Early Career Spotlight

Chris Hackney

Tell us about yourself:

Hi, in Chris Hackney, I'm a NUAcT fellow at Newcastle University in the UK. I received my PhD from the University of Southampton in 2013 and then went on to be a post-doc on a NERC funded project on the Mekong River in Cambodia. I moved to the University of Hull as a research fellow in 2016 where I've continued working on some of the world's largest river systems (Mekong, Irawdday, Mississippi). I moved up to Newcastle only a month ago, so I'm still finding my feet there. I have a young family which has completely changed my view on life and not just because I now regularly see the hours of 3am most days!

What is your research about?

My research is focused on understanding how the world's rivers and deltas move sediment and water through their systems. I'm interested in the role that varying flow stage plays in defining sediment transport pathways and what impacts this has for flood risk and delta growth. I'm also really interested in how our actions as humans alter the physical processes of sediment and water flow, and what this means for system stability, especially in the case of river sand mining which happens all over the world.

What excites you about your research?

I get to work in some really cool places with my research, mostly because there are no big river or delta systems in the UK! Combining that with exciting pieces of kit to measure and monitor bathymetry and flow makes for some really fun and enjoyable trips. Research wise it's always exciting to know that you might be discovering or understanding something for the first time. It's also really good to see that work and knowledge get out to the public.

What broader importance does your research have for society?

The world’s big rivers and deltas are the home to hundreds of millions of people world wide. Their livelihoods and communities are built on sedimentary deposits formed by the water and sediment carried down the rivers over hundred and thousands of years. Over the past 50, years or so we have dramatically changed the way these rivers behave which places these communities at risk. My research tries to understand exactly what these impacts are and how we might mitigate them so we can help protect the homes and livelihoods of these communities.

What inspired you to pursue a career in Earth science?

I've ways enjoyed being outdoors and spent most summer holidays as a child in the Lake District in the UK climbing mountains and hiking. I had a really inspiring secondary school geography teacher who made me go on to study this at university. Here it was field trips to the Alps where we undertook small group research projects that really made me want to pursue this career. That and the support and guidance I've had from friends, family and colleagues over the years.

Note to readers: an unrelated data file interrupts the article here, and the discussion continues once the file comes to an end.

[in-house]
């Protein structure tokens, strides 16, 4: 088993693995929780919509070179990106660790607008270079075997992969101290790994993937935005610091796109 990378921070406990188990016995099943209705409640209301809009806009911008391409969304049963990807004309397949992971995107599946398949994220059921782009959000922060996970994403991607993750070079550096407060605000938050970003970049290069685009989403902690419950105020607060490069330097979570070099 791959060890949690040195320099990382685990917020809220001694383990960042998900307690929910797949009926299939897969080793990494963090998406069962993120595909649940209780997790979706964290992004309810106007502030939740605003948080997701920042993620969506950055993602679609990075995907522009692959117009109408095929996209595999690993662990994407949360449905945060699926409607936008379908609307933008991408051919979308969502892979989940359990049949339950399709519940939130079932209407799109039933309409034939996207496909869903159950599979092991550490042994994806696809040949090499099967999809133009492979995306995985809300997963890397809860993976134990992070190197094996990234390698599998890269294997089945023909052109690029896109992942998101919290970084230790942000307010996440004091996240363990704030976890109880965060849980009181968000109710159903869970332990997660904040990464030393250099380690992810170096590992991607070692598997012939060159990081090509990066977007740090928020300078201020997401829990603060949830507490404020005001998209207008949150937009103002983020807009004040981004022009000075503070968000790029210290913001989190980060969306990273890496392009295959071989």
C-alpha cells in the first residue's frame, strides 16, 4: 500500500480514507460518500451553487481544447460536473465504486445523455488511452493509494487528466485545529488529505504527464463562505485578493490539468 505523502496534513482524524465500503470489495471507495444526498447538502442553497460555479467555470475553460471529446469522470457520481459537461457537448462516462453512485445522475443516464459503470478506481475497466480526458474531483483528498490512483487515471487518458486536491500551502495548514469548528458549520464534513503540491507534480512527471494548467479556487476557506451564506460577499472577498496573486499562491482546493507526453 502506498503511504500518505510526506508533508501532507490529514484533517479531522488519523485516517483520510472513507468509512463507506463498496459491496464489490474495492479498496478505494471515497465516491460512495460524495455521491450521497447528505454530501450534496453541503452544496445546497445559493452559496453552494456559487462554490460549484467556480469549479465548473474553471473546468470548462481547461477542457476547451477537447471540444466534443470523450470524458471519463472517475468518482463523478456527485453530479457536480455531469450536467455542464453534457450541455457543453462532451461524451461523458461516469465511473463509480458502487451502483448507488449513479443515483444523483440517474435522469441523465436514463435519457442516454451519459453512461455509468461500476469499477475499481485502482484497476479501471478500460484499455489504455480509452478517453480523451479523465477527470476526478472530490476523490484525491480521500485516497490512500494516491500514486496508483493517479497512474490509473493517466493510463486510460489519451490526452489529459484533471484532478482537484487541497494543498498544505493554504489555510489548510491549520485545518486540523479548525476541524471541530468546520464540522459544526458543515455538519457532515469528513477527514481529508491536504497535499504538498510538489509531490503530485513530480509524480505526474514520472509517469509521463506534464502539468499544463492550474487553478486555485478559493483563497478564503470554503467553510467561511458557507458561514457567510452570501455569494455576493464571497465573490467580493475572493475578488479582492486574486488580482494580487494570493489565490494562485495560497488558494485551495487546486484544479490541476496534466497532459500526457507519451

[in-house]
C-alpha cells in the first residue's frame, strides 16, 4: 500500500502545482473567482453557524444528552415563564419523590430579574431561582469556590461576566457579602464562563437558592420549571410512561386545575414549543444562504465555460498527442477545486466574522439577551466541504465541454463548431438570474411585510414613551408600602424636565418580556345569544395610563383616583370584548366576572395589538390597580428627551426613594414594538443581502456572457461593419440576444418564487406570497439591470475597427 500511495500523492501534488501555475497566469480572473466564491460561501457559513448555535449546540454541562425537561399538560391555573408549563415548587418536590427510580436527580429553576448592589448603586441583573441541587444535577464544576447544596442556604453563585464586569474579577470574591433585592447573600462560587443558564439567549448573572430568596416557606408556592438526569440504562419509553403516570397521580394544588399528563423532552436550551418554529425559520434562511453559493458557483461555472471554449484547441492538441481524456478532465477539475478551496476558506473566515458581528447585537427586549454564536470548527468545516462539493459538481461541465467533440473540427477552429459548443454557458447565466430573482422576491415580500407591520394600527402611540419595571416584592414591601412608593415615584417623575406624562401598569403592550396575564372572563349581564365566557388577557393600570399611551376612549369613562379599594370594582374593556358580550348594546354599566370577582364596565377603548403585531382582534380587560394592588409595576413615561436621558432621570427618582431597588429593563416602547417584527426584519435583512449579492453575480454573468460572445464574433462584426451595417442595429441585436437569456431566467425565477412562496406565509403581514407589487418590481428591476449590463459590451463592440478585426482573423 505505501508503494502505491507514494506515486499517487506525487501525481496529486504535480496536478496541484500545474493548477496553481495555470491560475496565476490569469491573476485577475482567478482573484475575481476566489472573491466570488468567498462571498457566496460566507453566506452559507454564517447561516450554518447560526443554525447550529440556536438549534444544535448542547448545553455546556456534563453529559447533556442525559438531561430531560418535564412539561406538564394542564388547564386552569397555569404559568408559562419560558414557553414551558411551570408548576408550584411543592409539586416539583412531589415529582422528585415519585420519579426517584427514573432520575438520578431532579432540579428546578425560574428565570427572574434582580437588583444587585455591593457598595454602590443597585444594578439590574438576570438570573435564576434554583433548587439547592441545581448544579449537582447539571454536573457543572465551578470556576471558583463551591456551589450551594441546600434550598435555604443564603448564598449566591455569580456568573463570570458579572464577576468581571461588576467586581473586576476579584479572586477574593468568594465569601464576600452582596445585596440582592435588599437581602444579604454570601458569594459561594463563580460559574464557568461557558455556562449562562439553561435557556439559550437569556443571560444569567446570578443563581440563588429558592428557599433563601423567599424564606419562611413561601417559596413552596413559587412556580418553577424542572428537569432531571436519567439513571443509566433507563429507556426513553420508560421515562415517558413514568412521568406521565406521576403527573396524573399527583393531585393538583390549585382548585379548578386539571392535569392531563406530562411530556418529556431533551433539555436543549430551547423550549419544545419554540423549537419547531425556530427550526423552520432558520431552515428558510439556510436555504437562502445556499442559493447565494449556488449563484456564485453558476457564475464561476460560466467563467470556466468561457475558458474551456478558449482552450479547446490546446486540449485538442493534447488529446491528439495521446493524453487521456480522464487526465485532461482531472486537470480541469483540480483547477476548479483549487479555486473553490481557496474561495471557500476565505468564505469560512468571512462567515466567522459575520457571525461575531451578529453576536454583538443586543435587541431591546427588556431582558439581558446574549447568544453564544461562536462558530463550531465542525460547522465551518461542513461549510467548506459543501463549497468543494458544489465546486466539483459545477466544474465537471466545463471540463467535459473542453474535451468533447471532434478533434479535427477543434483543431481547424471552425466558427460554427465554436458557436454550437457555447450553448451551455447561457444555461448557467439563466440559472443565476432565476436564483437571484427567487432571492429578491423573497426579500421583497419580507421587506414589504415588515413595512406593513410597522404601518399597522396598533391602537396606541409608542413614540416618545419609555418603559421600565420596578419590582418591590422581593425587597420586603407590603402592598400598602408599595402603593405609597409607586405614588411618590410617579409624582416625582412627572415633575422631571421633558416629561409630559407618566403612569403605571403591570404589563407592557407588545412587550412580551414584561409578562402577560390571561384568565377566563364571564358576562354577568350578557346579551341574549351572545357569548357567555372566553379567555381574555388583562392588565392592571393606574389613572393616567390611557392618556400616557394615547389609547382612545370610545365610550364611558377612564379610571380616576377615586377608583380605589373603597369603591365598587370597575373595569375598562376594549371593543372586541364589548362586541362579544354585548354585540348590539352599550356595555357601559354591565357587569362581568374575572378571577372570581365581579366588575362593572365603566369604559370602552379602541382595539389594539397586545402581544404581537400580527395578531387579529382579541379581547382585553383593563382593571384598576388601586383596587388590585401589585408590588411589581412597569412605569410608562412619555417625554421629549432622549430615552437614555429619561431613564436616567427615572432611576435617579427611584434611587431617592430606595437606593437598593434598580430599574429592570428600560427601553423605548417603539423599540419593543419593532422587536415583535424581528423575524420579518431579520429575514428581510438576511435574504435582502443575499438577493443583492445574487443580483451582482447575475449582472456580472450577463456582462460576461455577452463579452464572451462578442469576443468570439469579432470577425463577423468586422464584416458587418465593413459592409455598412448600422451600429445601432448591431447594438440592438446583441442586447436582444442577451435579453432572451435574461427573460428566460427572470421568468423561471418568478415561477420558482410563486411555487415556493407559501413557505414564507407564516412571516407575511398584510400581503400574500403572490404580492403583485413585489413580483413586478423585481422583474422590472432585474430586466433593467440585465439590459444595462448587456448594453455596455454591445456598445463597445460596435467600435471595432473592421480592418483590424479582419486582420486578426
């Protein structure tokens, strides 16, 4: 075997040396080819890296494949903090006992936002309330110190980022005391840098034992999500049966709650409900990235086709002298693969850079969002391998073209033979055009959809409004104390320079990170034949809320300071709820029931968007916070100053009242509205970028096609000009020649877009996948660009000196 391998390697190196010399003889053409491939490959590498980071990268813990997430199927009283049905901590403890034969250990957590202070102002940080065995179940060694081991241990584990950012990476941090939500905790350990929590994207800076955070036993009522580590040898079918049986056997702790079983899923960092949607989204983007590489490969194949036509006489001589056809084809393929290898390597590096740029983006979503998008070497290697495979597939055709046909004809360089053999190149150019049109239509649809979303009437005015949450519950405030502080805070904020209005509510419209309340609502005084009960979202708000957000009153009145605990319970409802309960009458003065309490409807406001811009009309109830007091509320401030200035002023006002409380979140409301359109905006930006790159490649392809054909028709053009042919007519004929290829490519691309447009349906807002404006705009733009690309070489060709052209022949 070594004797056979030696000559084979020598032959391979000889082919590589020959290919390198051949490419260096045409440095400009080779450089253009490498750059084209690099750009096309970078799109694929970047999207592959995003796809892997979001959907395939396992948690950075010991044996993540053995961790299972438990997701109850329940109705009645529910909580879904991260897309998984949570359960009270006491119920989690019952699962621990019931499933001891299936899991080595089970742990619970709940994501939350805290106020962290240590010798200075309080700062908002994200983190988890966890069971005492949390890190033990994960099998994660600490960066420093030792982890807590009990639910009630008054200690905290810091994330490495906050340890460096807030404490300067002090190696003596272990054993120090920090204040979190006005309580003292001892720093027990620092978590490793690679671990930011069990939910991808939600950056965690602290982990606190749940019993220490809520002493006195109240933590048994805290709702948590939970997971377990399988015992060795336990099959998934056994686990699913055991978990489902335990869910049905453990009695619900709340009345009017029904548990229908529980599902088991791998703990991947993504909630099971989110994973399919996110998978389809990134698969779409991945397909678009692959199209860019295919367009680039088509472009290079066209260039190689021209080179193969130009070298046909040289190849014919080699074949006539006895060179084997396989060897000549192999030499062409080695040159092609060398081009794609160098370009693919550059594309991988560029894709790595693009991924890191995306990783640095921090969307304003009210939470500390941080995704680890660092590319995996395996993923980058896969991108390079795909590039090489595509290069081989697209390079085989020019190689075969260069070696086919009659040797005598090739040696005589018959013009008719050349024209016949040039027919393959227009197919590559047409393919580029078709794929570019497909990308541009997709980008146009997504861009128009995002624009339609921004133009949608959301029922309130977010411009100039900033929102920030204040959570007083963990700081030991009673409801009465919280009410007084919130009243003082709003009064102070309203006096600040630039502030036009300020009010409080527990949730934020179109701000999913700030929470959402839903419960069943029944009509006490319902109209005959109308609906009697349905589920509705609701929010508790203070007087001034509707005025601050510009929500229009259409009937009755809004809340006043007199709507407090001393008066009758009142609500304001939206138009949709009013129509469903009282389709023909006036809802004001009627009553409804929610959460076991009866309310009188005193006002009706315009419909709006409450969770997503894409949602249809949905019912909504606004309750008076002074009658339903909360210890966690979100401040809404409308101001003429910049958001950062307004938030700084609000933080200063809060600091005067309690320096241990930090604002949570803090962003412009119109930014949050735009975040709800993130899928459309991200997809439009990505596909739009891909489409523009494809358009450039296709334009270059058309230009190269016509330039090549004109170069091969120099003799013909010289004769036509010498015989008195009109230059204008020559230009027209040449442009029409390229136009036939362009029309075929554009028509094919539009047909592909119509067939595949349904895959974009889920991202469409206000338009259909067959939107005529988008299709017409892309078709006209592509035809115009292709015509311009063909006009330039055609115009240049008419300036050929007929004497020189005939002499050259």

What are you looking to do after you complete your PhD or postdoc?

Ideally find a permanent position somewhere (the holy grail!) that would mean I could continue to do the research that interests me and help inspire the next generation of earth scientists.

Given unlimited funding and access to resources, what is your dream project that you would pursue?

I would love to investigate how entire delta channel morphologies and flow patterns evolve simultaneously as a flood wave hits and then how they may respond as you alter the channel dimensions. Effectively some real time mapping of flow/form interaction at a delta scale. Clearly this would need a lot of man power and a lot of kit, but just think of the data...

What else do you do?  Any hobbies or interests outside of work?

I play football once or twice a week (not to any high standard) and I have run over ten half marathons (doing a full marathon is a dream one day) but having a year old son means I've not had much time (or energy) for long distance running recently...but does mean I've been able to spend time with my family which is fantastic.

Collecting GPS and ground truth data in the mangroves of the Red River Delta, Vietnam.